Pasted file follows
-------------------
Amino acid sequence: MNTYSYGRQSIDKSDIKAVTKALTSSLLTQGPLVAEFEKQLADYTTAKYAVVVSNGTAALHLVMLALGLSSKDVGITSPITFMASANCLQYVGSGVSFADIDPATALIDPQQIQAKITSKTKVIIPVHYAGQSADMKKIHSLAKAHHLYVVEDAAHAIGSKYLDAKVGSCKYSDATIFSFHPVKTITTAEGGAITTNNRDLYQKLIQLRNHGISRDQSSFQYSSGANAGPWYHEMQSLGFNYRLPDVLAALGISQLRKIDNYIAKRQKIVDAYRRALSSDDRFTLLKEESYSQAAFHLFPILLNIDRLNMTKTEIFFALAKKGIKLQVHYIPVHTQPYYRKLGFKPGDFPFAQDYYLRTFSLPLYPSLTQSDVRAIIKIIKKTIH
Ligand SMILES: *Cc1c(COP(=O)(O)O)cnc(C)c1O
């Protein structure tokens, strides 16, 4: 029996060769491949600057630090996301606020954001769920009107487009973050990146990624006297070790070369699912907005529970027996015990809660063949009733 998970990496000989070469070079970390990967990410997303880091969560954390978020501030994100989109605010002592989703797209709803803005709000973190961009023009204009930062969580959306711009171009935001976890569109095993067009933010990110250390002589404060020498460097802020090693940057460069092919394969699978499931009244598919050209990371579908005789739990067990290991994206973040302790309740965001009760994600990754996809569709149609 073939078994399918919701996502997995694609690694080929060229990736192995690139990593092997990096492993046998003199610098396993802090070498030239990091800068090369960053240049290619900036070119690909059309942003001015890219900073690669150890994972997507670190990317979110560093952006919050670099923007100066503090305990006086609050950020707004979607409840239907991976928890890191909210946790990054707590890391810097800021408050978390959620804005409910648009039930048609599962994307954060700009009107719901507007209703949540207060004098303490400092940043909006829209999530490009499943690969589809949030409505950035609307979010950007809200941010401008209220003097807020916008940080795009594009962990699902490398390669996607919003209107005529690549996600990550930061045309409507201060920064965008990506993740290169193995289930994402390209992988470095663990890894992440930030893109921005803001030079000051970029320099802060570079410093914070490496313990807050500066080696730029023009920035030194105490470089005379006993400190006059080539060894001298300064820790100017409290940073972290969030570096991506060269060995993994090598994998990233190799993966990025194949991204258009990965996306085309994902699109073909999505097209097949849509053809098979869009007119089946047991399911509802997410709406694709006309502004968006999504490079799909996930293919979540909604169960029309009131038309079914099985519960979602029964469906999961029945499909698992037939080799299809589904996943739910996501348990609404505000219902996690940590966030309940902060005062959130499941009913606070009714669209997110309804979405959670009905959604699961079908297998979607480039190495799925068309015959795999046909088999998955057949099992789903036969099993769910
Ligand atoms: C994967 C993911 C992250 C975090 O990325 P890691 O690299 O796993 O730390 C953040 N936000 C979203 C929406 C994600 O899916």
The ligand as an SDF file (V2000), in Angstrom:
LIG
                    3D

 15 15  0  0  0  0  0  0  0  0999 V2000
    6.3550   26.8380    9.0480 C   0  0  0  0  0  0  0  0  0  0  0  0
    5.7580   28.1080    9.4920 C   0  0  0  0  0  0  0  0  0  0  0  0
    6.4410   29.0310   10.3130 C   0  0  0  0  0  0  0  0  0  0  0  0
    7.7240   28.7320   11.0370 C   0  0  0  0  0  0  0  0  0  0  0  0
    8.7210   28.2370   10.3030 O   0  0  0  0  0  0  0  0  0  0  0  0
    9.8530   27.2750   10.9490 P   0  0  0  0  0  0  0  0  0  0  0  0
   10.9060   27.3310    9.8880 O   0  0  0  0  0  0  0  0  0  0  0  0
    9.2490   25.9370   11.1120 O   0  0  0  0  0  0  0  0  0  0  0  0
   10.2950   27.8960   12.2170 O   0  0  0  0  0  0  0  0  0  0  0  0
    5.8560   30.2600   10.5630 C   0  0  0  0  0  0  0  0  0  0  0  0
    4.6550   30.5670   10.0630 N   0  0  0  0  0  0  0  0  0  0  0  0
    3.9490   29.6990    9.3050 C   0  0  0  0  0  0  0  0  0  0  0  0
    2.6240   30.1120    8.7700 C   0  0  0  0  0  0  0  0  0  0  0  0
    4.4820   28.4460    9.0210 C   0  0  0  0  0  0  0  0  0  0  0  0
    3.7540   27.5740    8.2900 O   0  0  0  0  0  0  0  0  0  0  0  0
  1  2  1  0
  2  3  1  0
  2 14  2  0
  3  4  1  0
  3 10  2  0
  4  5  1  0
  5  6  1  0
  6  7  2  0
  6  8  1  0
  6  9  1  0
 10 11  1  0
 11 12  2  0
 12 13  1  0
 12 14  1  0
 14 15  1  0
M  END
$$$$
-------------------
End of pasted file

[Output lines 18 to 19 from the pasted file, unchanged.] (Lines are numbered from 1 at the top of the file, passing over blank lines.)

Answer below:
    5.8560   30.2600   10.5630 C   0  0  0  0  0  0  0  0  0  0  0  0
    4.6550   30.5670   10.0630 N   0  0  0  0  0  0  0  0  0  0  0  0